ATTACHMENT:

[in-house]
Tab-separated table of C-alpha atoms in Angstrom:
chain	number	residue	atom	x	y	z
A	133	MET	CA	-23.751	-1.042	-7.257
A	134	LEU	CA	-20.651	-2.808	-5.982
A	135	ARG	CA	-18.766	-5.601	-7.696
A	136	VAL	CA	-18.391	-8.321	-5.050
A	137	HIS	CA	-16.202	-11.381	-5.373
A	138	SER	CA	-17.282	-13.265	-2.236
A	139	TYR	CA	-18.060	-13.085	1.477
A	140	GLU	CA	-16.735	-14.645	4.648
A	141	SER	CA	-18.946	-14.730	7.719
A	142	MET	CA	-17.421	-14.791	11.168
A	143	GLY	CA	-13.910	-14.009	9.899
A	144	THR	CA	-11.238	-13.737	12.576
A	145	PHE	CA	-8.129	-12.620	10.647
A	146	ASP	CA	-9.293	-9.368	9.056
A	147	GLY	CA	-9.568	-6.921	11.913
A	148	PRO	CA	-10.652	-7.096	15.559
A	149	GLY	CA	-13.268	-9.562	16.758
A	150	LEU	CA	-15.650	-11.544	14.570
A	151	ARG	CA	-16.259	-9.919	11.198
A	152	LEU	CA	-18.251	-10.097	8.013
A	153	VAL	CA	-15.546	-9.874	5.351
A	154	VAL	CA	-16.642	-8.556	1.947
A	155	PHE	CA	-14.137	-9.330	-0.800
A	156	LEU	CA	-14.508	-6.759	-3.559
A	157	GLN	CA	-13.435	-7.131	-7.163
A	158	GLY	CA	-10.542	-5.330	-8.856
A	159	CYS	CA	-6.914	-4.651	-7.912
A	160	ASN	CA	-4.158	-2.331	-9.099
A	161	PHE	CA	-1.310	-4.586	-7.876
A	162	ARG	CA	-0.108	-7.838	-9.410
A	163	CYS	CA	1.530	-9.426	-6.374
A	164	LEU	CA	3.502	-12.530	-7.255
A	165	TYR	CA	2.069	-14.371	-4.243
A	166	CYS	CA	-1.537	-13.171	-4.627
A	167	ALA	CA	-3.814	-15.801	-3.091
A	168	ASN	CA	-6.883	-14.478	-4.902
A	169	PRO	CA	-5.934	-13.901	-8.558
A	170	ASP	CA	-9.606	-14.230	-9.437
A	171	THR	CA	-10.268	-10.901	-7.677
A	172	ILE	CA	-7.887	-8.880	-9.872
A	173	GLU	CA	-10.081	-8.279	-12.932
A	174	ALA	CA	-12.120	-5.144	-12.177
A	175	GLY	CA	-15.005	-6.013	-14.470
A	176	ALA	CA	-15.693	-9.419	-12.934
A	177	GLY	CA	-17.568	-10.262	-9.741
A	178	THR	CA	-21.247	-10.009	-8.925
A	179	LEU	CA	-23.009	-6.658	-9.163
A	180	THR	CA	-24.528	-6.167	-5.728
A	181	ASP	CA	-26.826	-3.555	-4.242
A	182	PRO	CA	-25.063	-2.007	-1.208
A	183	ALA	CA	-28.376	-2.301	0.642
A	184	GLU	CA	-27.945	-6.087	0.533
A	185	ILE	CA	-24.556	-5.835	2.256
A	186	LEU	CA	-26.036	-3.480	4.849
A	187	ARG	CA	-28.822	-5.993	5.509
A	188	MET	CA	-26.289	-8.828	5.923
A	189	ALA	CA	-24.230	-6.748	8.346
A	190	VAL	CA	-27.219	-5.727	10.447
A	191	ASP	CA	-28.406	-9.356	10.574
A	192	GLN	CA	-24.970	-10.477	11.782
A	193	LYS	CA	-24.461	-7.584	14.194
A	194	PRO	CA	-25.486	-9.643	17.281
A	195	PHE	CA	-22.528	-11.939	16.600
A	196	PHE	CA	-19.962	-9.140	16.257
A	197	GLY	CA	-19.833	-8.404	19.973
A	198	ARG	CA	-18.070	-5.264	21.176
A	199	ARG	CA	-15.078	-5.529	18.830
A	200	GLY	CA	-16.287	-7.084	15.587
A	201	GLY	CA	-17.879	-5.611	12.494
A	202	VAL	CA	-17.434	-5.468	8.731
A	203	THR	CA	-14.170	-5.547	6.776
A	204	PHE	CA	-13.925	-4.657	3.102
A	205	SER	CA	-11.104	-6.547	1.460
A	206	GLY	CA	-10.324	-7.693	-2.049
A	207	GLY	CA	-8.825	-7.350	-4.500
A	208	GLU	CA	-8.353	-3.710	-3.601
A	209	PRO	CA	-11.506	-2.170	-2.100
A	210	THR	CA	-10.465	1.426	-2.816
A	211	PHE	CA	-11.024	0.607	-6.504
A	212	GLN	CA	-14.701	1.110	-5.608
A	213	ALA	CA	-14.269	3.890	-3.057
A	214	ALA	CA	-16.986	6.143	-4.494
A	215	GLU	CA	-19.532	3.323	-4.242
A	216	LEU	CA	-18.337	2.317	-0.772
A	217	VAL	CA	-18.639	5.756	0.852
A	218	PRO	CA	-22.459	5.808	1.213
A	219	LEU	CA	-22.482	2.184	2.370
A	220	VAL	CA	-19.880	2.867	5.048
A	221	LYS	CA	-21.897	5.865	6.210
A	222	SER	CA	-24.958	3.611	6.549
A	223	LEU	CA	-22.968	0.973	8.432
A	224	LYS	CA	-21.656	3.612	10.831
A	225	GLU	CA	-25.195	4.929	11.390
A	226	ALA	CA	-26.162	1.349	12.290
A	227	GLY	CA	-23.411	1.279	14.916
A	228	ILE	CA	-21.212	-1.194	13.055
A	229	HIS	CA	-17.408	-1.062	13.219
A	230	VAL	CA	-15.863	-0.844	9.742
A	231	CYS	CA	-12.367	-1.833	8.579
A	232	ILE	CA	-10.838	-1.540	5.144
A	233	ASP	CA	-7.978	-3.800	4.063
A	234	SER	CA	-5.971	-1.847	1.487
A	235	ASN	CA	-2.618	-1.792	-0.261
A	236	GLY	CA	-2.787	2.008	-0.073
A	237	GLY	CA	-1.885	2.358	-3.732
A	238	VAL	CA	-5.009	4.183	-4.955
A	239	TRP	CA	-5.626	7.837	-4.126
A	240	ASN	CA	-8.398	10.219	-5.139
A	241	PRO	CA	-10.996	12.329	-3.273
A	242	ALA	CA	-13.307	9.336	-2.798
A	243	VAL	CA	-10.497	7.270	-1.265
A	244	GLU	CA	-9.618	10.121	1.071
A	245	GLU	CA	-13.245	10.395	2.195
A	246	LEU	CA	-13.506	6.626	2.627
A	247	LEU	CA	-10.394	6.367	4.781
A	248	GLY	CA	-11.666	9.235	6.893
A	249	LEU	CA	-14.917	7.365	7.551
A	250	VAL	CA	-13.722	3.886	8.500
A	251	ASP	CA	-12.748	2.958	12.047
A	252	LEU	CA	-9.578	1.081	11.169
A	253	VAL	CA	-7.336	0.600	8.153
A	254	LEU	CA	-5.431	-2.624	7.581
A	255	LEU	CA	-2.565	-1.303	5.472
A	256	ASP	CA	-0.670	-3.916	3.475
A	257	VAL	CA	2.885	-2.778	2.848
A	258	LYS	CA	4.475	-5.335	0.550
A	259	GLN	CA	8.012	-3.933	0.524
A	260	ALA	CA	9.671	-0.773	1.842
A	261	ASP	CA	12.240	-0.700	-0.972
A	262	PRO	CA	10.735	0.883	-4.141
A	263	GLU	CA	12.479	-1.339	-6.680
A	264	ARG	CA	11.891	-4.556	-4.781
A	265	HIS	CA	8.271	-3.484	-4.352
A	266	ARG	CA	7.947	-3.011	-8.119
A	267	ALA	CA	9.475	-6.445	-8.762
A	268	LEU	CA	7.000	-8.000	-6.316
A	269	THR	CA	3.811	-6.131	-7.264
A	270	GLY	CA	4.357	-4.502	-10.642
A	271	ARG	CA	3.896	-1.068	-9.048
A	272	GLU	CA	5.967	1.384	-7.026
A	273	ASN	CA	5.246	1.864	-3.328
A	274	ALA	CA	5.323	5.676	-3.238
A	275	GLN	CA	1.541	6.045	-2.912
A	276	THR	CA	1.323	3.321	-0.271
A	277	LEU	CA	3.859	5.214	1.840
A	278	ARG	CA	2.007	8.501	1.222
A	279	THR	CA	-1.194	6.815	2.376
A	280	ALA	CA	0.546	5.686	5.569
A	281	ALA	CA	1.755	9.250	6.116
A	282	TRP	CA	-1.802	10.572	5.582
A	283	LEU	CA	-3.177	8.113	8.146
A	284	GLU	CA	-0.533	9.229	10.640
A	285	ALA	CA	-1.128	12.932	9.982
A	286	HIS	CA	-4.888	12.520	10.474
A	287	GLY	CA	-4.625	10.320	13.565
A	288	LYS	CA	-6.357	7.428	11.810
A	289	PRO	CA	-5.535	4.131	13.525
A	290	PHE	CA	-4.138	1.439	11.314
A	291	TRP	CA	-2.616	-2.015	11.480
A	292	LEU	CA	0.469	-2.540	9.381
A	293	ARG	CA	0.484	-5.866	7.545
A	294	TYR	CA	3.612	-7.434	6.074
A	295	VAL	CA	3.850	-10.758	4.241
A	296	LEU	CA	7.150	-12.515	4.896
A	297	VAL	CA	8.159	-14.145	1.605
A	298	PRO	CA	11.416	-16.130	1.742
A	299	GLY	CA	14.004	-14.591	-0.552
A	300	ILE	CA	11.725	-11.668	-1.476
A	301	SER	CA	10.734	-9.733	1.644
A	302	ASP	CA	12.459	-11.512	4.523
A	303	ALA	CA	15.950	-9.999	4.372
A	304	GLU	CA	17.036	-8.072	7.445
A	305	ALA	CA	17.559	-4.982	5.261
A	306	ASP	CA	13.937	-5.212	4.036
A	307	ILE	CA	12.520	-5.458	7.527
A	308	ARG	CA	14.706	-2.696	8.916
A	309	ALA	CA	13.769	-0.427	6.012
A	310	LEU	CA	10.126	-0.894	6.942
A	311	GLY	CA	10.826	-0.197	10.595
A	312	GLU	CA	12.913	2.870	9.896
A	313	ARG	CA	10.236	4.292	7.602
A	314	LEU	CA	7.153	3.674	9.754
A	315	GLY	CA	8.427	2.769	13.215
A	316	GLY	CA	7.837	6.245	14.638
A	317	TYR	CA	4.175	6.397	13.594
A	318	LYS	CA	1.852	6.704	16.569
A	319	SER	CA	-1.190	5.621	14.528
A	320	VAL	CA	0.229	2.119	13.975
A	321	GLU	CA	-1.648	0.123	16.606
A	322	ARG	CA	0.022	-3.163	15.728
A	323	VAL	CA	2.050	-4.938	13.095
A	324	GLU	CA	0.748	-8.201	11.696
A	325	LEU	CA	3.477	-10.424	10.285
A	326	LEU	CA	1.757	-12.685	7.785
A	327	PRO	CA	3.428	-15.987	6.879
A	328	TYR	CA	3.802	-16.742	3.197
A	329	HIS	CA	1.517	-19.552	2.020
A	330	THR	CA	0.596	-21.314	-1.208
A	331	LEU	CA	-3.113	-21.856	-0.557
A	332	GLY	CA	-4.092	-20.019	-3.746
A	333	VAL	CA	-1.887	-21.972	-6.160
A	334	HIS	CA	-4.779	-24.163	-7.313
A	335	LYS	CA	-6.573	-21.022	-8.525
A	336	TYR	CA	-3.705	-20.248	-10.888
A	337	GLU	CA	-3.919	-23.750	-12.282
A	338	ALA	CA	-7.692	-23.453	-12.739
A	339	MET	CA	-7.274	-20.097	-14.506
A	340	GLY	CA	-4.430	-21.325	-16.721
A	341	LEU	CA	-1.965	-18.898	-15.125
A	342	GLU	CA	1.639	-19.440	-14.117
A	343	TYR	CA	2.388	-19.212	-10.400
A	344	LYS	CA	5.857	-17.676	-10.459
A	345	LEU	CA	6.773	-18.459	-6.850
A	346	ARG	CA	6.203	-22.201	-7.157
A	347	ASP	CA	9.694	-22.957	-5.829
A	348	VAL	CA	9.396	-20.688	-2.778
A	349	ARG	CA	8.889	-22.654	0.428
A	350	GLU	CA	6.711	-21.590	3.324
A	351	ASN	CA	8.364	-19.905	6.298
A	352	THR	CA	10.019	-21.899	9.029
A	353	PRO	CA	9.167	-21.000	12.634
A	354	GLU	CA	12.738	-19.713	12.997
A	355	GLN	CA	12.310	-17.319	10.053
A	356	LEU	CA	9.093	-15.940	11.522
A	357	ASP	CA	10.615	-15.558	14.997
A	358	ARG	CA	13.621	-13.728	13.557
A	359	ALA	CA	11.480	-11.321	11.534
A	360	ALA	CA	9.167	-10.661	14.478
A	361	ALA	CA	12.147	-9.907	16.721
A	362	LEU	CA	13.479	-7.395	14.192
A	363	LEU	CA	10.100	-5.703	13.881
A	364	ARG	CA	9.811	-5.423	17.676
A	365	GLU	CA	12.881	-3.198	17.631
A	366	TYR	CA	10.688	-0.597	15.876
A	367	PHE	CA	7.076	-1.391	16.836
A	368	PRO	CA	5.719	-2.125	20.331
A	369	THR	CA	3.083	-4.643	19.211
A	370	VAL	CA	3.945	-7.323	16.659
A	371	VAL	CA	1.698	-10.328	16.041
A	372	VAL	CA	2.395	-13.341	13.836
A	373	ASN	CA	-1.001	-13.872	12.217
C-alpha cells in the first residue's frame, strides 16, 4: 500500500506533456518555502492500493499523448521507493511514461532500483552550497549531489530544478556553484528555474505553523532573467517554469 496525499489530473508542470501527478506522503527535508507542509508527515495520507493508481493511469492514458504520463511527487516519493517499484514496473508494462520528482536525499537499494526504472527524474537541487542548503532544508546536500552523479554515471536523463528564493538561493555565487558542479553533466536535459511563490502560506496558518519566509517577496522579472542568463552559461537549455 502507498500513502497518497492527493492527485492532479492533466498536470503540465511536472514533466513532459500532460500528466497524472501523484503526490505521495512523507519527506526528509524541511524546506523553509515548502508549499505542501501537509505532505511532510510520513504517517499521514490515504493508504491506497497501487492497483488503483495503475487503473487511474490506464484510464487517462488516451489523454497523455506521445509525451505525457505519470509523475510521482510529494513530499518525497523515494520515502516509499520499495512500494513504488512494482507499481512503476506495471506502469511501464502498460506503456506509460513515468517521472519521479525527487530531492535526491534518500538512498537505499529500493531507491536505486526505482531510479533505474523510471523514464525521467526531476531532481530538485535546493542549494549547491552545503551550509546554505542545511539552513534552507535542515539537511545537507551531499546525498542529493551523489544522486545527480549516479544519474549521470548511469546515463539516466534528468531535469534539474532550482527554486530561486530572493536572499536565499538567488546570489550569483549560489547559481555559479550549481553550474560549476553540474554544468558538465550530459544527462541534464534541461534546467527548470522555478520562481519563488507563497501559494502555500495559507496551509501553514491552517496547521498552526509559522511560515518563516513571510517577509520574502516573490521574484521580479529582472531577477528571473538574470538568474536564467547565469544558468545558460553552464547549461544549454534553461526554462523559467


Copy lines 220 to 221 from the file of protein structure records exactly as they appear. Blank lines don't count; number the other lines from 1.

A	349	ARG	CA	8.889	-22.654	0.428
A	350	GLU	CA	6.711	-21.590	3.324